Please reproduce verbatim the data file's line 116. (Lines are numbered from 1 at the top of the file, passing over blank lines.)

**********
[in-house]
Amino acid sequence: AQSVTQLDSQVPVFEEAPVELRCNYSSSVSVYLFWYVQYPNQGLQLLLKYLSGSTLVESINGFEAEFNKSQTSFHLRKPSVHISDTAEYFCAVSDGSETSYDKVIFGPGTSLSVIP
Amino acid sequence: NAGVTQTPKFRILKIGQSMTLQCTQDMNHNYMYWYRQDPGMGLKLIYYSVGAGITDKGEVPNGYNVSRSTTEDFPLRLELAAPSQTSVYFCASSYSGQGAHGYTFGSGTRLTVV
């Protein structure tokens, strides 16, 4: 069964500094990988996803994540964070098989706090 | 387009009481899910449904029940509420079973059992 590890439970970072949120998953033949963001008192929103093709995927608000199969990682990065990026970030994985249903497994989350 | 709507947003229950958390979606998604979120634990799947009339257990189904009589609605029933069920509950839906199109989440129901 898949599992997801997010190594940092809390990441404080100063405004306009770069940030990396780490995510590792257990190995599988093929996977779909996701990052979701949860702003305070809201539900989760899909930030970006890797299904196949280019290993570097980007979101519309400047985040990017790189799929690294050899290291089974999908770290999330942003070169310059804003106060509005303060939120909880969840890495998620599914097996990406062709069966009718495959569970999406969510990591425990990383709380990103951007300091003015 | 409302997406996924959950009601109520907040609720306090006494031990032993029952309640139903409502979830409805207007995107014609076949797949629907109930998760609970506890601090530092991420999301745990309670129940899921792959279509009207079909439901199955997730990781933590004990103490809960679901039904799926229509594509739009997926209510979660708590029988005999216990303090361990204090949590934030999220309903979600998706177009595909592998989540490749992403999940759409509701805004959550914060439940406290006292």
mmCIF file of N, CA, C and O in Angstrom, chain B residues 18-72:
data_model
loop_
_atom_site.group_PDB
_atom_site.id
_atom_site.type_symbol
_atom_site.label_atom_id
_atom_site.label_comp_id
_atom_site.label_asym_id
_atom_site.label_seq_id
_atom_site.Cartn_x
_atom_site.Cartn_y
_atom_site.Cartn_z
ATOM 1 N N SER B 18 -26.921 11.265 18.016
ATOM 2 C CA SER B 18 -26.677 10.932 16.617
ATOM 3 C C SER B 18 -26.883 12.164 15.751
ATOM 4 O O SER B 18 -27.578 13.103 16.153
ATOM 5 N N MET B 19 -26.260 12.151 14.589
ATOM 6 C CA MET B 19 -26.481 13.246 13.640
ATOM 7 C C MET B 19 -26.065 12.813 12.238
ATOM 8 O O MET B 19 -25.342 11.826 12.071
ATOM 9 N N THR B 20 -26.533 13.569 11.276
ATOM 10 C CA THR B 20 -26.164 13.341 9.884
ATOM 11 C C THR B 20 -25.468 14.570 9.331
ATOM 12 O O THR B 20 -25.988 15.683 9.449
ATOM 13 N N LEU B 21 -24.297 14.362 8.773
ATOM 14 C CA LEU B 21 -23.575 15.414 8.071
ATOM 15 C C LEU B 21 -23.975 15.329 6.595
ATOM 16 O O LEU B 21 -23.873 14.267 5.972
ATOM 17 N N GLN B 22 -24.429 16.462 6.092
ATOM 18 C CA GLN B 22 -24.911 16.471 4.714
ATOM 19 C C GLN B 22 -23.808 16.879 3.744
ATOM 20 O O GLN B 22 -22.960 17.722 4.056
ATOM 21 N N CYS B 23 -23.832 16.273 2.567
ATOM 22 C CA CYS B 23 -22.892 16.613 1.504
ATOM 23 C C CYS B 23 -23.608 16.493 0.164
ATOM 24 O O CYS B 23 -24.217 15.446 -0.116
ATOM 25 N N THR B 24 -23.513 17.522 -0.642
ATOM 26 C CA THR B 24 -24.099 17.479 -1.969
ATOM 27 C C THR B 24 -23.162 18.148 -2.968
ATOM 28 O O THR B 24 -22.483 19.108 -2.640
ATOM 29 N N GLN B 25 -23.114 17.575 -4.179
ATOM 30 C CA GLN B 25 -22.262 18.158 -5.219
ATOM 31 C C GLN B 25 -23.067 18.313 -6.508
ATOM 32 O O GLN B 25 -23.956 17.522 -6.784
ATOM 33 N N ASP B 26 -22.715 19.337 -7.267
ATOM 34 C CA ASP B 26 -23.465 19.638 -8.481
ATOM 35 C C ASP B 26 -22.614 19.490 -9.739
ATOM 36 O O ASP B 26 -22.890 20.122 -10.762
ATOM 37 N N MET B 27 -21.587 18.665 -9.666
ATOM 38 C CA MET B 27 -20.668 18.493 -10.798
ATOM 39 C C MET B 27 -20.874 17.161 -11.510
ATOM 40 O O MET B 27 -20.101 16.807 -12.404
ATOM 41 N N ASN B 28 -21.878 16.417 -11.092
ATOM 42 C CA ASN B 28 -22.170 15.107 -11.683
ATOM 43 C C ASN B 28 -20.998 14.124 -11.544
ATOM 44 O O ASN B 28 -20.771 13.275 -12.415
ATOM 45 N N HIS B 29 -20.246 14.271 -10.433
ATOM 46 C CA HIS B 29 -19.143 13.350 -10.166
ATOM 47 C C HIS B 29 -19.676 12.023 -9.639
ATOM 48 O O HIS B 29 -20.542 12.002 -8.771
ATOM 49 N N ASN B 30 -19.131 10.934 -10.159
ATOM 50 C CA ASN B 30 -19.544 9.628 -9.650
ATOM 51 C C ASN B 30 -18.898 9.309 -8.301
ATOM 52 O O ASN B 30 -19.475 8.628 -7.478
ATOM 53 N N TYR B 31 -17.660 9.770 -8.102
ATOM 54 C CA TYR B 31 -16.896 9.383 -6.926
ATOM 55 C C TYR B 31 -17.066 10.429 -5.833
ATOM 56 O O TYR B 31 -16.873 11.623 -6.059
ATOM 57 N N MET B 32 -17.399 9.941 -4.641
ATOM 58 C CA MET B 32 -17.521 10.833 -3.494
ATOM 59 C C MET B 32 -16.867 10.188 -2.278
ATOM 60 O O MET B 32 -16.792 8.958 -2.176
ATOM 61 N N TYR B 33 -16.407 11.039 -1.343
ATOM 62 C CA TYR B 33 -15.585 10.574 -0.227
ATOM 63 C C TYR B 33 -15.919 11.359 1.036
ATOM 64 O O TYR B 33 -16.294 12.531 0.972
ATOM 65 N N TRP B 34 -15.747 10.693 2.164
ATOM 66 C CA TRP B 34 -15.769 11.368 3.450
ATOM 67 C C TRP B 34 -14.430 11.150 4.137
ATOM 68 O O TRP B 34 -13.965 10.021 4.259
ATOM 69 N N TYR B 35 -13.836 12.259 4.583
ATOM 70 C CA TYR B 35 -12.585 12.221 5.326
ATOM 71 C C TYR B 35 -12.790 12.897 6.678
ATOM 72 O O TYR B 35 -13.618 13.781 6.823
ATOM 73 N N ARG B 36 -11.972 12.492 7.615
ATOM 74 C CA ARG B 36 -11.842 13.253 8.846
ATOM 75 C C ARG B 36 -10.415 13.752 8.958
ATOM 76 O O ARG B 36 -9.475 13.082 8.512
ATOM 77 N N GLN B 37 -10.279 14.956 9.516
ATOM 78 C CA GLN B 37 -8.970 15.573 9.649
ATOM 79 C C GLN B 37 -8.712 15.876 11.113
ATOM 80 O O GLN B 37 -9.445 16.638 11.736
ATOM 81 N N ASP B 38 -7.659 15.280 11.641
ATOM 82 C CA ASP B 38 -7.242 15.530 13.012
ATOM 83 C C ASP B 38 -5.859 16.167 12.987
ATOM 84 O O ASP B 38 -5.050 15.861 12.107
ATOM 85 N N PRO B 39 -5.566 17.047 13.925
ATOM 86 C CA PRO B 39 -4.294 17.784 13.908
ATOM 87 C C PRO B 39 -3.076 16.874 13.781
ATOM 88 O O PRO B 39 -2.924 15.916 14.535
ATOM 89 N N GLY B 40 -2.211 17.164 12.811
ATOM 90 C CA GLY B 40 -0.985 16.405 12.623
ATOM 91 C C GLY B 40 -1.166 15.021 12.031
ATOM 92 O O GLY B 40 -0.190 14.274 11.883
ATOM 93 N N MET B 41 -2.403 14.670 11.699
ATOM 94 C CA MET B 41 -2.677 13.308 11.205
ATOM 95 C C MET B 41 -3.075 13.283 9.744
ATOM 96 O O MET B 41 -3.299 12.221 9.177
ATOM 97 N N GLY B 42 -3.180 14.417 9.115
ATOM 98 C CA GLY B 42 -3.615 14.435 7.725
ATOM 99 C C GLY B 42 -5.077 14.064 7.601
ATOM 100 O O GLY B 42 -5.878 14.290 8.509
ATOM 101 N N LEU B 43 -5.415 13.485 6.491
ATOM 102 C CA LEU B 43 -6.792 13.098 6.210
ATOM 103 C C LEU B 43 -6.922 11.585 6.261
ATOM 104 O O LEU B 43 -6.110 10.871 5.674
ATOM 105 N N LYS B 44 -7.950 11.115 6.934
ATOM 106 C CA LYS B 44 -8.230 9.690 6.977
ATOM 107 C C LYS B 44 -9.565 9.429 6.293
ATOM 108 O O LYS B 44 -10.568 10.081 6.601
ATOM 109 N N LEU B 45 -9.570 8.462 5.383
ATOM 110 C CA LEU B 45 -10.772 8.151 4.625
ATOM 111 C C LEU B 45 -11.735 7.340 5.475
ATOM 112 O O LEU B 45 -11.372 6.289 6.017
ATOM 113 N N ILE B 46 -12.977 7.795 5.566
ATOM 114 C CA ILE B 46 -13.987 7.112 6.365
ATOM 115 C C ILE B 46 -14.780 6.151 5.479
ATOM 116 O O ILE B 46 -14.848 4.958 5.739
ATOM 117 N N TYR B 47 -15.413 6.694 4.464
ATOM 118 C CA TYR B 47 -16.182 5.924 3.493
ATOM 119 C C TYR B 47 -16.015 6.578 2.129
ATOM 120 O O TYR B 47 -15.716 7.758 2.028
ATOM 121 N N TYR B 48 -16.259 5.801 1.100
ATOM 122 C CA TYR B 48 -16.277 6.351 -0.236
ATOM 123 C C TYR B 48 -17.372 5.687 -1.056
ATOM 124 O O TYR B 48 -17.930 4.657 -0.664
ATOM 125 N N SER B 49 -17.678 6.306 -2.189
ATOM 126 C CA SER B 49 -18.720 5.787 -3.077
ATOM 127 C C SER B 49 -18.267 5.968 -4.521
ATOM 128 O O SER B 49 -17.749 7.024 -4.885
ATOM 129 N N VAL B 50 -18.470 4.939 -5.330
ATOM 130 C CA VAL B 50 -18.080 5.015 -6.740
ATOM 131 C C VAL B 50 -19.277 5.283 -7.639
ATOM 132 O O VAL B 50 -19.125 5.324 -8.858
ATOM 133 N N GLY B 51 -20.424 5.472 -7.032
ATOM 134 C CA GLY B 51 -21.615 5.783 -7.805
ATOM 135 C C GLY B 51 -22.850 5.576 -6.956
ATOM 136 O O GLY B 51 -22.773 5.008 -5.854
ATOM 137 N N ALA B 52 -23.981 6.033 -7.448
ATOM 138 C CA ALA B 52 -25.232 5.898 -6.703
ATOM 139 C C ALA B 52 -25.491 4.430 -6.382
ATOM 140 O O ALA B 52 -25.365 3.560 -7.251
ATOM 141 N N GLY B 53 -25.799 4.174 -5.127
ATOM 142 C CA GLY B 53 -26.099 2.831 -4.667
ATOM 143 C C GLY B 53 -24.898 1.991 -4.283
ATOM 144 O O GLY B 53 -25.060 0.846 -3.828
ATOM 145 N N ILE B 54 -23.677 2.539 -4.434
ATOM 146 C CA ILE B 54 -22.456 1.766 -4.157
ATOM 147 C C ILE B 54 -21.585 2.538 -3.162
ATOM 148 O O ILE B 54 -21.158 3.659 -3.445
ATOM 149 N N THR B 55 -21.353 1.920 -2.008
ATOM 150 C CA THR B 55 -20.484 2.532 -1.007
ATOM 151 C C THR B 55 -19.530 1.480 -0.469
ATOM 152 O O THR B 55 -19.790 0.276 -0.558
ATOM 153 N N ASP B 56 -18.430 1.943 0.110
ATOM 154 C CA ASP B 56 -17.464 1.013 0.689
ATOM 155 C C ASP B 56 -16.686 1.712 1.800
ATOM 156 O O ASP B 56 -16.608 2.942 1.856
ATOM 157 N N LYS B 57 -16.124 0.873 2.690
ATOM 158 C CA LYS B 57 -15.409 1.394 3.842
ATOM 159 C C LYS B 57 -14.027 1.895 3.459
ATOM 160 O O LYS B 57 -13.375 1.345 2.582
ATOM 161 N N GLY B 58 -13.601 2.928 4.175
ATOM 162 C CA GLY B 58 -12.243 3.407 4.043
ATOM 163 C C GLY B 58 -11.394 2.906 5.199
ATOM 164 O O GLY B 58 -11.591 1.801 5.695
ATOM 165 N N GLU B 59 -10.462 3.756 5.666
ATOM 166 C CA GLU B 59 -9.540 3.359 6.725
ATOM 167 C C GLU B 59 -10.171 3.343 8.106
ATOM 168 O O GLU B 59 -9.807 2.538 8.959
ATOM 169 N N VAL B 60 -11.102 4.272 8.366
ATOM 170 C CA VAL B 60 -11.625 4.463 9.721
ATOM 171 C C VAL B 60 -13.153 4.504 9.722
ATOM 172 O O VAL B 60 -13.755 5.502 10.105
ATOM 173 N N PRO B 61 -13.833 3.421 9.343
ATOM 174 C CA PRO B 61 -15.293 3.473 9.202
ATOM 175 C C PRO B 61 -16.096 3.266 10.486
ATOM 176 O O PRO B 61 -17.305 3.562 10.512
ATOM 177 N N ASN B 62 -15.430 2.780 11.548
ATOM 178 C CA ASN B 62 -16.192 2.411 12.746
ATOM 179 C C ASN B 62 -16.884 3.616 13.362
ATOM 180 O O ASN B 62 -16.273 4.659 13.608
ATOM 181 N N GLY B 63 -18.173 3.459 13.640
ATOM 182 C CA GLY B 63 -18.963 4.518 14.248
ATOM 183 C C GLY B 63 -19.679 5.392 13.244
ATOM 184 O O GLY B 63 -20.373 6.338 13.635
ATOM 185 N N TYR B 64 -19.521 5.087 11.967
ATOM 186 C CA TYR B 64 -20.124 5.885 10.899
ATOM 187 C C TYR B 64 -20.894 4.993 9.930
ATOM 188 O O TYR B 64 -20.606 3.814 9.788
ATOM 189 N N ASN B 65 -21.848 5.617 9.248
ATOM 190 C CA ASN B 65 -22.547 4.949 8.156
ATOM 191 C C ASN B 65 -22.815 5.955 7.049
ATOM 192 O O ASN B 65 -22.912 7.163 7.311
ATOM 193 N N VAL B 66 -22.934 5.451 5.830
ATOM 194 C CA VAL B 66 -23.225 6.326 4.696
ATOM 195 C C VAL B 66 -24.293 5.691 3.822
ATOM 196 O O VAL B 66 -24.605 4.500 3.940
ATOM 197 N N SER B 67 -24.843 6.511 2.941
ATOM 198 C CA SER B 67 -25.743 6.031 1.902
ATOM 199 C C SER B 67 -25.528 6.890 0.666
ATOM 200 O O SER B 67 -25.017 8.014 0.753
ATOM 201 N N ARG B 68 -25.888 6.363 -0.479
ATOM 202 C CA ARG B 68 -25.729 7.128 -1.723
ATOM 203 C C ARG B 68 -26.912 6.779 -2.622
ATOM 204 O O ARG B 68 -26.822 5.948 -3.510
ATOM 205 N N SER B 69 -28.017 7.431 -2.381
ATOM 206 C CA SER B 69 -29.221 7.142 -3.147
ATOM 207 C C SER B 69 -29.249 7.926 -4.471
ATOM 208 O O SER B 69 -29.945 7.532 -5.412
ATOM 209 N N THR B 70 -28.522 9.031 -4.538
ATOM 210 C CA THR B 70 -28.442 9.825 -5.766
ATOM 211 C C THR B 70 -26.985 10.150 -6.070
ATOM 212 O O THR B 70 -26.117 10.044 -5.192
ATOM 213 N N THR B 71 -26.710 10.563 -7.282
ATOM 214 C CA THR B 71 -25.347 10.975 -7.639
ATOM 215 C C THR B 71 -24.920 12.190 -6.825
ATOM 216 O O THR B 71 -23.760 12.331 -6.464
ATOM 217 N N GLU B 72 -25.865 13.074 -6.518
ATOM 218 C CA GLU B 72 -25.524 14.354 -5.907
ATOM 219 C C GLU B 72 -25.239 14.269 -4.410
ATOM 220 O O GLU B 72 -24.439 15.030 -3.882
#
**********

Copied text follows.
ATOM 99 C C GLY B 42 -5.077 14.064 7.601